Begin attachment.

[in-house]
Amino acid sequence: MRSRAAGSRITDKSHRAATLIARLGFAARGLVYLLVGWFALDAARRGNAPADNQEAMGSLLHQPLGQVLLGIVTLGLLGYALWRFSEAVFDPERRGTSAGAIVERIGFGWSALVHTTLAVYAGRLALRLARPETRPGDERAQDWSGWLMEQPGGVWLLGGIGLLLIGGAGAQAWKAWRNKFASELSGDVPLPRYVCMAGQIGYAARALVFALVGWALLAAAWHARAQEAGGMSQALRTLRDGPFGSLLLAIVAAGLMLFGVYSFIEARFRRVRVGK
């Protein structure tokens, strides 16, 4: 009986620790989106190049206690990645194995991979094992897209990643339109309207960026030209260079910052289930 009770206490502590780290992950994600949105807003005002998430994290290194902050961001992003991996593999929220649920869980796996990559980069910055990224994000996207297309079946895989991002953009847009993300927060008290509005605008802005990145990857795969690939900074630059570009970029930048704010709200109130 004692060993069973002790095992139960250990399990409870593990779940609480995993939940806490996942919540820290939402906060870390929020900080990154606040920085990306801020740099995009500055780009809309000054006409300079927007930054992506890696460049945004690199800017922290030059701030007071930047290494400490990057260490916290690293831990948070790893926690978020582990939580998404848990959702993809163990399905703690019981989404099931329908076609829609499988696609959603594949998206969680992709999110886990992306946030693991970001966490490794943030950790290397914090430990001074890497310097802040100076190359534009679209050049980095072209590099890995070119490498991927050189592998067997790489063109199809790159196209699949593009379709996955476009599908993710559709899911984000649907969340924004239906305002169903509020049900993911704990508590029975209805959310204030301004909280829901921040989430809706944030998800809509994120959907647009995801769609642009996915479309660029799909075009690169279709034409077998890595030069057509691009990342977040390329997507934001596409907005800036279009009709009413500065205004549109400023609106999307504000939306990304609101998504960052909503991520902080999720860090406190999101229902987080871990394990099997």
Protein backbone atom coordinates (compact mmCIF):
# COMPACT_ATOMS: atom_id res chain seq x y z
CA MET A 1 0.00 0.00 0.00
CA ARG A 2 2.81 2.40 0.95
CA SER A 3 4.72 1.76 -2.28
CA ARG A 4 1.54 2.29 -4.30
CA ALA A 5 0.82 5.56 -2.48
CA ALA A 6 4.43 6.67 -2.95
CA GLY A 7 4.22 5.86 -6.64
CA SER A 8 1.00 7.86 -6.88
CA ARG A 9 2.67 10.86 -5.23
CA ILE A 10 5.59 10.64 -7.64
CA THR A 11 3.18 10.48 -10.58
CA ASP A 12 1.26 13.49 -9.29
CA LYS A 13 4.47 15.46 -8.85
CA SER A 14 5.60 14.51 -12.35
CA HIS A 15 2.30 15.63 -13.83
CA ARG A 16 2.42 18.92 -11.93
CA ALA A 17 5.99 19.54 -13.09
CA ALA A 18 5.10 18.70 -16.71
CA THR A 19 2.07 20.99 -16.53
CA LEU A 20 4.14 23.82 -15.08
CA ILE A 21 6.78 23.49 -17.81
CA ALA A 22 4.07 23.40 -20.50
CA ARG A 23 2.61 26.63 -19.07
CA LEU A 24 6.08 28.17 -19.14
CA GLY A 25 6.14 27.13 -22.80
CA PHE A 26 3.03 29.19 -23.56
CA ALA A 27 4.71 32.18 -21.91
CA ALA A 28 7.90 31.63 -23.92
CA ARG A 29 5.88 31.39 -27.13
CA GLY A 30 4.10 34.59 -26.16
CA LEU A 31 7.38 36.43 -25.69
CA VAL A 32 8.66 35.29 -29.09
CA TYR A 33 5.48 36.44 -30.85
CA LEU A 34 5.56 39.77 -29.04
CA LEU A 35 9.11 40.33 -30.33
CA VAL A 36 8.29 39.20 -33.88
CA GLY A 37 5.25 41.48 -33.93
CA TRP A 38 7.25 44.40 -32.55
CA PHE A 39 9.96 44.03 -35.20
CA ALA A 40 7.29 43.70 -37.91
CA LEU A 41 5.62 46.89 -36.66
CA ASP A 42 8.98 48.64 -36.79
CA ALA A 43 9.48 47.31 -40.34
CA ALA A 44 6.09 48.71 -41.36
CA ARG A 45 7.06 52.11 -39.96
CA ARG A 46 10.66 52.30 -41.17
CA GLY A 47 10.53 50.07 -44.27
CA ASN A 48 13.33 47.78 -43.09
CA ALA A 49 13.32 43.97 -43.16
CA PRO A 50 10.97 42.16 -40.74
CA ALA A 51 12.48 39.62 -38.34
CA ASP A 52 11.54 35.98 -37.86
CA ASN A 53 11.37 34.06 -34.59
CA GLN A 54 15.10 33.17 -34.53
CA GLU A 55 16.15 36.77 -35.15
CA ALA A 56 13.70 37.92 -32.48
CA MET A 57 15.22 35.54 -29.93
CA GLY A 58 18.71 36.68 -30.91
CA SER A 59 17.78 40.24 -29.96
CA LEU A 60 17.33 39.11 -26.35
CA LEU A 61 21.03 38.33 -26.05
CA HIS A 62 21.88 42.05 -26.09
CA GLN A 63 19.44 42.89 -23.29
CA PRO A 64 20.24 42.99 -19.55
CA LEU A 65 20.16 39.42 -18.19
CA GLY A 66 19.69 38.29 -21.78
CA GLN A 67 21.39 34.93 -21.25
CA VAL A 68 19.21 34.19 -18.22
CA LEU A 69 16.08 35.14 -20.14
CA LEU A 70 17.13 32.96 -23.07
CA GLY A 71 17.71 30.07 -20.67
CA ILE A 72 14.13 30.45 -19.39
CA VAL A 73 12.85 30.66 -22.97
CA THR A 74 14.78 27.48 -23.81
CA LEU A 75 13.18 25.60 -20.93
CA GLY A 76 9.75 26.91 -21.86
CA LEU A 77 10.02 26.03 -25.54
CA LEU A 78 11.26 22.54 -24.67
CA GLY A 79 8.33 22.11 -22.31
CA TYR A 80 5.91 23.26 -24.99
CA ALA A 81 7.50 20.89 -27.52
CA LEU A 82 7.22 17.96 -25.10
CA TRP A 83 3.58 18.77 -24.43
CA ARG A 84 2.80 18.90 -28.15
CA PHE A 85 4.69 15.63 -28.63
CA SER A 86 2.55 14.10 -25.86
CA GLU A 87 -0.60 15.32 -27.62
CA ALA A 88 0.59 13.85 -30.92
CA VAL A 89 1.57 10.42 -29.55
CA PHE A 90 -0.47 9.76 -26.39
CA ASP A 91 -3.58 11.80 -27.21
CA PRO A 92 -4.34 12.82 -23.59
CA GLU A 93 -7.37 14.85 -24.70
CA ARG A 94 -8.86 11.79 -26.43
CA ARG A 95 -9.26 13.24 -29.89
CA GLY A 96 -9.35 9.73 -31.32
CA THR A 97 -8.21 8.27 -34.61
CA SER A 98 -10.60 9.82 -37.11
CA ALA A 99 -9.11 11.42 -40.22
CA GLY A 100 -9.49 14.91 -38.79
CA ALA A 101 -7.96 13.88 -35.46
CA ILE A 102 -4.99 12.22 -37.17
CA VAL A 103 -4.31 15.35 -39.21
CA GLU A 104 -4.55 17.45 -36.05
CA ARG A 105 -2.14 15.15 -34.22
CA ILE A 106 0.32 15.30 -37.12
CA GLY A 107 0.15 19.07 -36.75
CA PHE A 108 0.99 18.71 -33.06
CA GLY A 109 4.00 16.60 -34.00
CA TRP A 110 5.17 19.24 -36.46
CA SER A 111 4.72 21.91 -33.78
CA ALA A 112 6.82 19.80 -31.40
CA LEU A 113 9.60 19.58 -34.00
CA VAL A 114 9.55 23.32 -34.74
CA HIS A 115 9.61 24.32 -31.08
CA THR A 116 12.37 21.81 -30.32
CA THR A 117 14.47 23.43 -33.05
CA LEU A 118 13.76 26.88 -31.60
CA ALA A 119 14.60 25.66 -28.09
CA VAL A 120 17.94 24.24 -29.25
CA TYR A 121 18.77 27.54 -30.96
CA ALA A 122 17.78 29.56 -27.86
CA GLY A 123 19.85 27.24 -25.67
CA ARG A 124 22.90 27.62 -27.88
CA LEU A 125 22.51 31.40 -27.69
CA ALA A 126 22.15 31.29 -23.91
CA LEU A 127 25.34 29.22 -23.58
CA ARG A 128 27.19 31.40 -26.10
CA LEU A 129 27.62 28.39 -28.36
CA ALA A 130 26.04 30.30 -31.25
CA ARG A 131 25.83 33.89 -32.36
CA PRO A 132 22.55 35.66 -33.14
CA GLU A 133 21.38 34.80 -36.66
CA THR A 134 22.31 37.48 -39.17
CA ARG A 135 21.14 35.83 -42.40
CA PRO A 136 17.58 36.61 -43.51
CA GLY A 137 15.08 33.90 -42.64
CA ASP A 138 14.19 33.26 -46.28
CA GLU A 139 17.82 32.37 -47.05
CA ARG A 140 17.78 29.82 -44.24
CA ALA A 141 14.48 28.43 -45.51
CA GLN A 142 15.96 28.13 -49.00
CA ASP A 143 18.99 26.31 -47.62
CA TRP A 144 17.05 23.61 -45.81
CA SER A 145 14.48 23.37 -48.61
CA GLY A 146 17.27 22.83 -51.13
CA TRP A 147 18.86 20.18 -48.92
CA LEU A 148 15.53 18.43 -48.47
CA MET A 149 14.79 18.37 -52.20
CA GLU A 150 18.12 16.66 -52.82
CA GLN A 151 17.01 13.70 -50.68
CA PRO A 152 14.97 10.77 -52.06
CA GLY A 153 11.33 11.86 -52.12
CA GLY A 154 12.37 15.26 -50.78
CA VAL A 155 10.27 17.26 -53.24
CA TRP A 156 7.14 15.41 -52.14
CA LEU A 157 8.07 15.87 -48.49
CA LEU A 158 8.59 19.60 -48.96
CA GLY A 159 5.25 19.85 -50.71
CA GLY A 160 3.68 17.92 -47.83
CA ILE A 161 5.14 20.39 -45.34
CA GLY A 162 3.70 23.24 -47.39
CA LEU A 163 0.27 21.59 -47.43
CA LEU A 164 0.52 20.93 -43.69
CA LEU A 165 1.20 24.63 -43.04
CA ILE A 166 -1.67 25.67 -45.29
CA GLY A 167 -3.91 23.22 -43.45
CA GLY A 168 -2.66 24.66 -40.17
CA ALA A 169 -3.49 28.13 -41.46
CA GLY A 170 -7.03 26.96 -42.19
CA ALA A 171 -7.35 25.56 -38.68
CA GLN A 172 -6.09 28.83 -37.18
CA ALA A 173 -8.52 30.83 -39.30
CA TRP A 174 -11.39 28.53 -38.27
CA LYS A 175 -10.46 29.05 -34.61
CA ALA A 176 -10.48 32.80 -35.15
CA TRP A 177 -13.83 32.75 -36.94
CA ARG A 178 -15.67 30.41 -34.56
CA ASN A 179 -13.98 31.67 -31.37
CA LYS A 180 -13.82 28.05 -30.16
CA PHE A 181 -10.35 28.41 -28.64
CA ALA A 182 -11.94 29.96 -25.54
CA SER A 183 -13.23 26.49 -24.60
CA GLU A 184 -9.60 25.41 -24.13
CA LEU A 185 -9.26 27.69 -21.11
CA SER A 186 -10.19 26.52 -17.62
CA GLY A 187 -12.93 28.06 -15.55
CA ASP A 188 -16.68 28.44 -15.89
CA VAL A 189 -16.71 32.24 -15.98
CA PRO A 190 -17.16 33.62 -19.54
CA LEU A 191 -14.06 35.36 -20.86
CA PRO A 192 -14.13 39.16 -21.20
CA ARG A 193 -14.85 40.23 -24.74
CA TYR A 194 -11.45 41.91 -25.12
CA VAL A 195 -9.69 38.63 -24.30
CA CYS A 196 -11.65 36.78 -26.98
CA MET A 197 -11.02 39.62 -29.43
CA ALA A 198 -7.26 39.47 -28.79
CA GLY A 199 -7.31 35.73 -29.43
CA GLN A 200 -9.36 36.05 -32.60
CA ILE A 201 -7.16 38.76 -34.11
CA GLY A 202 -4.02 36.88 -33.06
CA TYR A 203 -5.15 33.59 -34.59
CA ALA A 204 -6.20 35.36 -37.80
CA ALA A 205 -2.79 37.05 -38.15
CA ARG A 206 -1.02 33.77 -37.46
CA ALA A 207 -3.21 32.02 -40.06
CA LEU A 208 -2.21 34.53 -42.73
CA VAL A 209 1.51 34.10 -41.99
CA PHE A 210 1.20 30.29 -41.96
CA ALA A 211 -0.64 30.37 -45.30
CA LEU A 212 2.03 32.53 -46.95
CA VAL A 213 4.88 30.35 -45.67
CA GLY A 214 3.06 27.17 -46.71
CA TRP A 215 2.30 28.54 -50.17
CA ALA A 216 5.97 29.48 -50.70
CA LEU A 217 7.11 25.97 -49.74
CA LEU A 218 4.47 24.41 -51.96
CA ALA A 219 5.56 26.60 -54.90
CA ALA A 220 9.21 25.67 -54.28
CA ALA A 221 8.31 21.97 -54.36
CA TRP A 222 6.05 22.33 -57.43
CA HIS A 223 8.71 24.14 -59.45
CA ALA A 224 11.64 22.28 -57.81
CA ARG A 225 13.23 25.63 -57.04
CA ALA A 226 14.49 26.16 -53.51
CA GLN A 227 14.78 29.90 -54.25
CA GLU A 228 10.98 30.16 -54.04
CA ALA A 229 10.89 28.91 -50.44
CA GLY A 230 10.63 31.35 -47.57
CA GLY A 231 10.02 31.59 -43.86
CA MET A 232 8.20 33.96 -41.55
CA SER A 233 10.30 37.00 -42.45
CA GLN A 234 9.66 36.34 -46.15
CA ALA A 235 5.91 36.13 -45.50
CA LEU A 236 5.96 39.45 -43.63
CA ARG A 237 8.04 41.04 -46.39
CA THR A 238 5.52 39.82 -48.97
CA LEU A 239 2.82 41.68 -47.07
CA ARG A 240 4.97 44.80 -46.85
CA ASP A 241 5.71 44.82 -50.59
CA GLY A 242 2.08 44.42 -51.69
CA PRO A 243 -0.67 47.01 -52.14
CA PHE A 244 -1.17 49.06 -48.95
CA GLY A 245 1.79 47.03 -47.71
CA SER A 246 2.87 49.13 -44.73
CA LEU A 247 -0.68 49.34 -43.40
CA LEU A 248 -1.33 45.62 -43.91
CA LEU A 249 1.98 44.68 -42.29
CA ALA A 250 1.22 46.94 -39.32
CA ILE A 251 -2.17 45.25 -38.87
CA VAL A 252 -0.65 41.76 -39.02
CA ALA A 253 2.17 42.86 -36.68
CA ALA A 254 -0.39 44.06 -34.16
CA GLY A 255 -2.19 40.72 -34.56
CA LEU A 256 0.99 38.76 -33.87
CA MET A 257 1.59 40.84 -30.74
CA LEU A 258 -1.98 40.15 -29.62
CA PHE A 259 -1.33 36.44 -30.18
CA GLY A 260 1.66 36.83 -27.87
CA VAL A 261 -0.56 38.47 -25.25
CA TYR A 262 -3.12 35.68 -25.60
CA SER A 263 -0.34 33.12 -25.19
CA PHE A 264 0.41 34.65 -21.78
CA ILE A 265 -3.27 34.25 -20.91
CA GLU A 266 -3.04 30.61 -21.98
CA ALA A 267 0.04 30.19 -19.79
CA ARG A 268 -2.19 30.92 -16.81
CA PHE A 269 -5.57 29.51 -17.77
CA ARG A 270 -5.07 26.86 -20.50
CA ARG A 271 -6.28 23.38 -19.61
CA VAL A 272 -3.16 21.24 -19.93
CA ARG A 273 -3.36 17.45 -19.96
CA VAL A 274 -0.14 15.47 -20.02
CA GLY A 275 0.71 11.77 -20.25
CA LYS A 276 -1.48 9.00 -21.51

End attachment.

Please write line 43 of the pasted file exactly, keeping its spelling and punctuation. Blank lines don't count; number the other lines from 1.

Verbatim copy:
CA TRP A 38 7.25 44.40 -32.55